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Isotopic Evidence for an Aerobic Nitrogen Cycle in the Latest Archean

Science  20 Feb 2009:
Vol. 323, Issue 5917, pp. 1045-1048
DOI: 10.1126/science.1165675

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Abstract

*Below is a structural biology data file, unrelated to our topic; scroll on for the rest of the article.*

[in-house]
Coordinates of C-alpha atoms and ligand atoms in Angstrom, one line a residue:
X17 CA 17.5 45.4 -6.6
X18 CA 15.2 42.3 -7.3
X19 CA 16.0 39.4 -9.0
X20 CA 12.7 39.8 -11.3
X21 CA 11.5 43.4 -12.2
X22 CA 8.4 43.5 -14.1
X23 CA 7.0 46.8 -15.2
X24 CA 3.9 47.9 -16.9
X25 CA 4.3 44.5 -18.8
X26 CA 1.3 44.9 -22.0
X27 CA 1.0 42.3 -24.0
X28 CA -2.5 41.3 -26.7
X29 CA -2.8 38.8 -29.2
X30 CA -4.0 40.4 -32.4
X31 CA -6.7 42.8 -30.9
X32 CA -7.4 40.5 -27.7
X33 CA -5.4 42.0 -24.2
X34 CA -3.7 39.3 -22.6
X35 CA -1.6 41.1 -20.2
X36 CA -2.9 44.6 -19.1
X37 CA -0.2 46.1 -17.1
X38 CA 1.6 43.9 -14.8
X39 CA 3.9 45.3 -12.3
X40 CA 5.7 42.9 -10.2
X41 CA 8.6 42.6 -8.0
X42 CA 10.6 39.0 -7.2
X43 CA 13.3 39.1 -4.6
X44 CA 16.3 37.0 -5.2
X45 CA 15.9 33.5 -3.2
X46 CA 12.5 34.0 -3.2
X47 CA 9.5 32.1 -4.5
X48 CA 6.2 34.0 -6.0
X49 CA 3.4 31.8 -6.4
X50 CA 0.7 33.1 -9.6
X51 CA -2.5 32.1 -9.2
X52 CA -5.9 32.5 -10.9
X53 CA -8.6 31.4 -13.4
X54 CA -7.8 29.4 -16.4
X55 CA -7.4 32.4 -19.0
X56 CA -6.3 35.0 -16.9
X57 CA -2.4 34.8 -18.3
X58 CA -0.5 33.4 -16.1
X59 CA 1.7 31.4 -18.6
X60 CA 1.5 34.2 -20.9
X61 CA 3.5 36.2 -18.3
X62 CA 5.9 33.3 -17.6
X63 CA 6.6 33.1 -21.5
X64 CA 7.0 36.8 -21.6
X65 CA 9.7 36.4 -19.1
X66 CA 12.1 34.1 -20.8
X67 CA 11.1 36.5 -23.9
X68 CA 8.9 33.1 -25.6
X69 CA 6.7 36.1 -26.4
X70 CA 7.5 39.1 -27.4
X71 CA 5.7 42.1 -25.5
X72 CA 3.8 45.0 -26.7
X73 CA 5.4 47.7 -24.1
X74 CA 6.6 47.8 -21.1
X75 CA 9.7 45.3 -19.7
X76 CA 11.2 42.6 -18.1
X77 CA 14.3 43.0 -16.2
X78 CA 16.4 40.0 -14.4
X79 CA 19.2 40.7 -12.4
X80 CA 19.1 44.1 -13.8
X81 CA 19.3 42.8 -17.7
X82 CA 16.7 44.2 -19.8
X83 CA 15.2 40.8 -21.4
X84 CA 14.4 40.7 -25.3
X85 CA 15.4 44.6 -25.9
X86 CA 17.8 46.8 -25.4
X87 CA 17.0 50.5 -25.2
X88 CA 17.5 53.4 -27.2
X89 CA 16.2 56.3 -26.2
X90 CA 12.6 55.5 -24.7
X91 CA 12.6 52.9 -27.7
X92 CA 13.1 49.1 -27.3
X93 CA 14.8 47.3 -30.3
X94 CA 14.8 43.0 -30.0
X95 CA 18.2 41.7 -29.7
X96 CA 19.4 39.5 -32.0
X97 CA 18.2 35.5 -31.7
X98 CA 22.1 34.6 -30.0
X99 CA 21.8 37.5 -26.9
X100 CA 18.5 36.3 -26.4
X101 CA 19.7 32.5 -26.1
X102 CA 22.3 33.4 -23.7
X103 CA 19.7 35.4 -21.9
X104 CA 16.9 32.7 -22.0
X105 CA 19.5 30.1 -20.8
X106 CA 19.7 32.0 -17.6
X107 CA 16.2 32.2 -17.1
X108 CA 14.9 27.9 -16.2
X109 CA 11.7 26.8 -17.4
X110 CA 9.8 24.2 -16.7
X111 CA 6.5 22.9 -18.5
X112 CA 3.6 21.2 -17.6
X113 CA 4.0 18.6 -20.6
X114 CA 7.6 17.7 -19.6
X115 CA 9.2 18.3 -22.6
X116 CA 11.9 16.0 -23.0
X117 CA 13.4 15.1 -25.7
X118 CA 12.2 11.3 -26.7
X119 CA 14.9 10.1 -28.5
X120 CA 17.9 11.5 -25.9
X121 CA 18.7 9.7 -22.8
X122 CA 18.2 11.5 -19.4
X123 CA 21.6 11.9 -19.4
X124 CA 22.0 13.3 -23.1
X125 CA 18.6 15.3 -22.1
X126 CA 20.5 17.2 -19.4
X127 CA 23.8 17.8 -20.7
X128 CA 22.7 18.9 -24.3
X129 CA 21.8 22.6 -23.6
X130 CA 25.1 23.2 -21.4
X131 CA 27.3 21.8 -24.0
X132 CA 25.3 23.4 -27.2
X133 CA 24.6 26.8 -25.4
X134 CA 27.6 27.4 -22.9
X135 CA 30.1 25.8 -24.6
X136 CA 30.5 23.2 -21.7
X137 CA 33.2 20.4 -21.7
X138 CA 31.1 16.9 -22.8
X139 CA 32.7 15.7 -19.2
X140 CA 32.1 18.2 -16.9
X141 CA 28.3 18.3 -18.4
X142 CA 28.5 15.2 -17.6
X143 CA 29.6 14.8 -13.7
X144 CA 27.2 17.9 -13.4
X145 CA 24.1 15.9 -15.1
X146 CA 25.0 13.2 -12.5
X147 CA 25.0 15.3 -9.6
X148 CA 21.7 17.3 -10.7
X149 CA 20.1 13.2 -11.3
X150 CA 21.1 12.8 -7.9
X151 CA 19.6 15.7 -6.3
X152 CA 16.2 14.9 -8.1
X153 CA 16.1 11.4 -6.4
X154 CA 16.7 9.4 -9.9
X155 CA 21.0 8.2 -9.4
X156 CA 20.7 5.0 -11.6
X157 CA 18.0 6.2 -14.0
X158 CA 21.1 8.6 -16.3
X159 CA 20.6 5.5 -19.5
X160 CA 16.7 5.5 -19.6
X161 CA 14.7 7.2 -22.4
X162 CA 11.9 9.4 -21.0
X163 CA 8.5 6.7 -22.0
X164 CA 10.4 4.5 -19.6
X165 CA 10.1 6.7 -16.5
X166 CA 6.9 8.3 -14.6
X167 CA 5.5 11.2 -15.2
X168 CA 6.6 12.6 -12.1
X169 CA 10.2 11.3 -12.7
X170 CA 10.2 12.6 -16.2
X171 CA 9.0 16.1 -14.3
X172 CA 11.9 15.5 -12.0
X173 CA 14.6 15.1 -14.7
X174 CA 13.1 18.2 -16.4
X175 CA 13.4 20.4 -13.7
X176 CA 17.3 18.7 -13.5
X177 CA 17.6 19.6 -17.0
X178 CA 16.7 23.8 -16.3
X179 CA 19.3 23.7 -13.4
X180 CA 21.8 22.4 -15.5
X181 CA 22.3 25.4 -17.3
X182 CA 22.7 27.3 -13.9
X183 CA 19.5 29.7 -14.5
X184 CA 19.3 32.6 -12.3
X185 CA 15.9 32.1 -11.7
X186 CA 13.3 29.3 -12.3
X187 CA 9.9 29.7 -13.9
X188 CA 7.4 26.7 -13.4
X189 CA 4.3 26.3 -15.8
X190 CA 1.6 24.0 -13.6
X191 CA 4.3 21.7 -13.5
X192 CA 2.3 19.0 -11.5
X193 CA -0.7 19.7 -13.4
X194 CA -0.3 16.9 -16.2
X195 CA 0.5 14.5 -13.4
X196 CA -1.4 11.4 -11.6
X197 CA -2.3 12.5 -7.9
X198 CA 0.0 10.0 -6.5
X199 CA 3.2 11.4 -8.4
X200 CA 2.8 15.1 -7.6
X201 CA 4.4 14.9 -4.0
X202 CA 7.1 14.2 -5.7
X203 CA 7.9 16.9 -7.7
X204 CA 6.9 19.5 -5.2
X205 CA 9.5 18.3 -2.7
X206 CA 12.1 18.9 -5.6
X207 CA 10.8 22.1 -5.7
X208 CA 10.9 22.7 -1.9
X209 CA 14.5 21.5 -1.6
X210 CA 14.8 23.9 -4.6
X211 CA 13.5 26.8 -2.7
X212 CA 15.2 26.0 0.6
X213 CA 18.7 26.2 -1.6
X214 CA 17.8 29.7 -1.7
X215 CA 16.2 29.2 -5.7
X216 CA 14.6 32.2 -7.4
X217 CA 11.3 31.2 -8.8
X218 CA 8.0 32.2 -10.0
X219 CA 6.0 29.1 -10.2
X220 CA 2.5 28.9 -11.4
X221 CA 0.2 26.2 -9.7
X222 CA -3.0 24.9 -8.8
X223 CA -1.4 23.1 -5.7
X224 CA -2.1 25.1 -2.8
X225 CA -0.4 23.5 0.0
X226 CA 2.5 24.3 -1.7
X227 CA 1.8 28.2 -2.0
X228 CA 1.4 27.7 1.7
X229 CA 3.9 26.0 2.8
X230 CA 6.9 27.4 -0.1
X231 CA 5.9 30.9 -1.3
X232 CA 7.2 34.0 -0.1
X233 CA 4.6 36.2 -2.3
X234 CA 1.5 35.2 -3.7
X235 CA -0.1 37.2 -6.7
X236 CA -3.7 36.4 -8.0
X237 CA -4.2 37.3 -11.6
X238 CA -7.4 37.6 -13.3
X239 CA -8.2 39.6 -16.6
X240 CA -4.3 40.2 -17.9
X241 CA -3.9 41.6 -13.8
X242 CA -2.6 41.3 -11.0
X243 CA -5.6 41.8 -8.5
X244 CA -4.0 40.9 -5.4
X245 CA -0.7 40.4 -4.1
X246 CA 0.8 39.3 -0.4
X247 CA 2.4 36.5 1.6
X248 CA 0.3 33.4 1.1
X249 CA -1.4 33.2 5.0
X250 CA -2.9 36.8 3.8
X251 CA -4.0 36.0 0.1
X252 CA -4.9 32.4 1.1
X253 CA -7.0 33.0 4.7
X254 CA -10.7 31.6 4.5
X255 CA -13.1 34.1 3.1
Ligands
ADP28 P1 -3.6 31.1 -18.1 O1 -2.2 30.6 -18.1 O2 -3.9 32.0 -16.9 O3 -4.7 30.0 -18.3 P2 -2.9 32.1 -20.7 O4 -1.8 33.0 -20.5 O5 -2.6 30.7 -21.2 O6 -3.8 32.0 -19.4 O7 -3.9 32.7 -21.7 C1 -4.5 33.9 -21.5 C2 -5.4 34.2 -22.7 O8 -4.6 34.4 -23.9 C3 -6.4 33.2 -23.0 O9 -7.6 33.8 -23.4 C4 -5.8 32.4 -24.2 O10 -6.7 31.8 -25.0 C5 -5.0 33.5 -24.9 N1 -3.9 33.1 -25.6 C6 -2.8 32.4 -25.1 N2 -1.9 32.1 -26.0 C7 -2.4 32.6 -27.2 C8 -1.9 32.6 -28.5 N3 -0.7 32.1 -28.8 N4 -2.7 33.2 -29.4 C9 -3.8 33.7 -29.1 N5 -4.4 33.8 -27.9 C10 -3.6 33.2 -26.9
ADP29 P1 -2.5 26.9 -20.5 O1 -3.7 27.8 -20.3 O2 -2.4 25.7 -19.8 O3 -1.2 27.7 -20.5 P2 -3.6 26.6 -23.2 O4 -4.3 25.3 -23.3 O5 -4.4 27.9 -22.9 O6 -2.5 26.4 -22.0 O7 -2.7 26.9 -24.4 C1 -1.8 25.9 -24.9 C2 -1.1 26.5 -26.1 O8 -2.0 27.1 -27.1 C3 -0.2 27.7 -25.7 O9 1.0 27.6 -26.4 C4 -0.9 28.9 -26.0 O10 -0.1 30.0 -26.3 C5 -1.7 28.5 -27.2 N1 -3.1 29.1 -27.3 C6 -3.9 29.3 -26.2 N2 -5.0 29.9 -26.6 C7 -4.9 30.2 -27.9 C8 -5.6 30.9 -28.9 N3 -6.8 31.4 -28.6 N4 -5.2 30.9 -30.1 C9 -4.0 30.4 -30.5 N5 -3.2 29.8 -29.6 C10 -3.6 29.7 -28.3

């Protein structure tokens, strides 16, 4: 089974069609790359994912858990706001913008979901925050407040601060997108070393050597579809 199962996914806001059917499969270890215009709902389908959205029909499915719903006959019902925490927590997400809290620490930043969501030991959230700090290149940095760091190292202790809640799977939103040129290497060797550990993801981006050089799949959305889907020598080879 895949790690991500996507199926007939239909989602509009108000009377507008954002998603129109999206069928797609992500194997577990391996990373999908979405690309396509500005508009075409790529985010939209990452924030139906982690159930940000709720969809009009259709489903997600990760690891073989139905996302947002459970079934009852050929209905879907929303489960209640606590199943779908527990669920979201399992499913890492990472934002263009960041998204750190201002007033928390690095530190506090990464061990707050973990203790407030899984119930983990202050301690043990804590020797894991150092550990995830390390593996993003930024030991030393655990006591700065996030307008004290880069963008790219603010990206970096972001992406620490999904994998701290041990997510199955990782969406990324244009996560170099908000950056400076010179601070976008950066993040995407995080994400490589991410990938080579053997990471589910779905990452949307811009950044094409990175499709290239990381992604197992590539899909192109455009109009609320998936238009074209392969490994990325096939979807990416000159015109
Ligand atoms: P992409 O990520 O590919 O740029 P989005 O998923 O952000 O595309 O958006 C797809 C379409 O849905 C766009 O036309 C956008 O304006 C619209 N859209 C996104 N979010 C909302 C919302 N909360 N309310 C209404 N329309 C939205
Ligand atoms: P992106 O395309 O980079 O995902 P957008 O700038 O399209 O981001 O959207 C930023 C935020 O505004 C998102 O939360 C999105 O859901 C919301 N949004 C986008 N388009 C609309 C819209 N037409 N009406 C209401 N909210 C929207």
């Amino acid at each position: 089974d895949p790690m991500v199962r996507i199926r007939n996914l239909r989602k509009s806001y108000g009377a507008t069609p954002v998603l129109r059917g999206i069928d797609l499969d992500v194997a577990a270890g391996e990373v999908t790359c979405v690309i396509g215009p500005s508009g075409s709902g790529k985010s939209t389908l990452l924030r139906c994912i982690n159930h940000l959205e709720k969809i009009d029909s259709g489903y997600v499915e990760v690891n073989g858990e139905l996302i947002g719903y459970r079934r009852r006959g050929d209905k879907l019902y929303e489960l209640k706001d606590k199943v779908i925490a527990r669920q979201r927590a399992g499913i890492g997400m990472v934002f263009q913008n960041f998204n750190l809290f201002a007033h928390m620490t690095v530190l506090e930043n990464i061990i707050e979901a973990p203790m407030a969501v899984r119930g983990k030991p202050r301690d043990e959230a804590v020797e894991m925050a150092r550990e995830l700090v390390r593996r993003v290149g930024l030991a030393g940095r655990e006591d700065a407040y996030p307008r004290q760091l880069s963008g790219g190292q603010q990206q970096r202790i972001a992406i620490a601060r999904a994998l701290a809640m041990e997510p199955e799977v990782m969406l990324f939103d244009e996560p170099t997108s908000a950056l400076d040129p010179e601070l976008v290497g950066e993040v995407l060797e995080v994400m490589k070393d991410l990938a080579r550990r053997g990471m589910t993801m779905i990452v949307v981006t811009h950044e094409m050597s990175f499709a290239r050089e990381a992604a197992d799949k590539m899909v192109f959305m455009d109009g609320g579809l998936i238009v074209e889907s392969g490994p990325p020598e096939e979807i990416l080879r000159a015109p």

The nitrogen cycle provides essential nutrients to the biosphere, but its antiquity in modern form is unclear. In a drill core though homogeneous organic-rich shale in the 2.5-billion-year-old Mount McRae Shale, Australia, nitrogen isotope values vary from +1.0 to +7.5 per mil (‰) and back to +2.5‰ over ∼30 meters. These changes evidently record a transient departure from a largely anaerobic to an aerobic nitrogen cycle complete with nitrification and denitrification. Complementary molybdenum abundance and sulfur isotopic values suggest that nitrification occurred in response to a small increase in surface-ocean oxygenation. These data imply that nitrifying and denitrifying microbes had already evolved by the late Archean and were present before oxygen first began to accumulate in the atmosphere.

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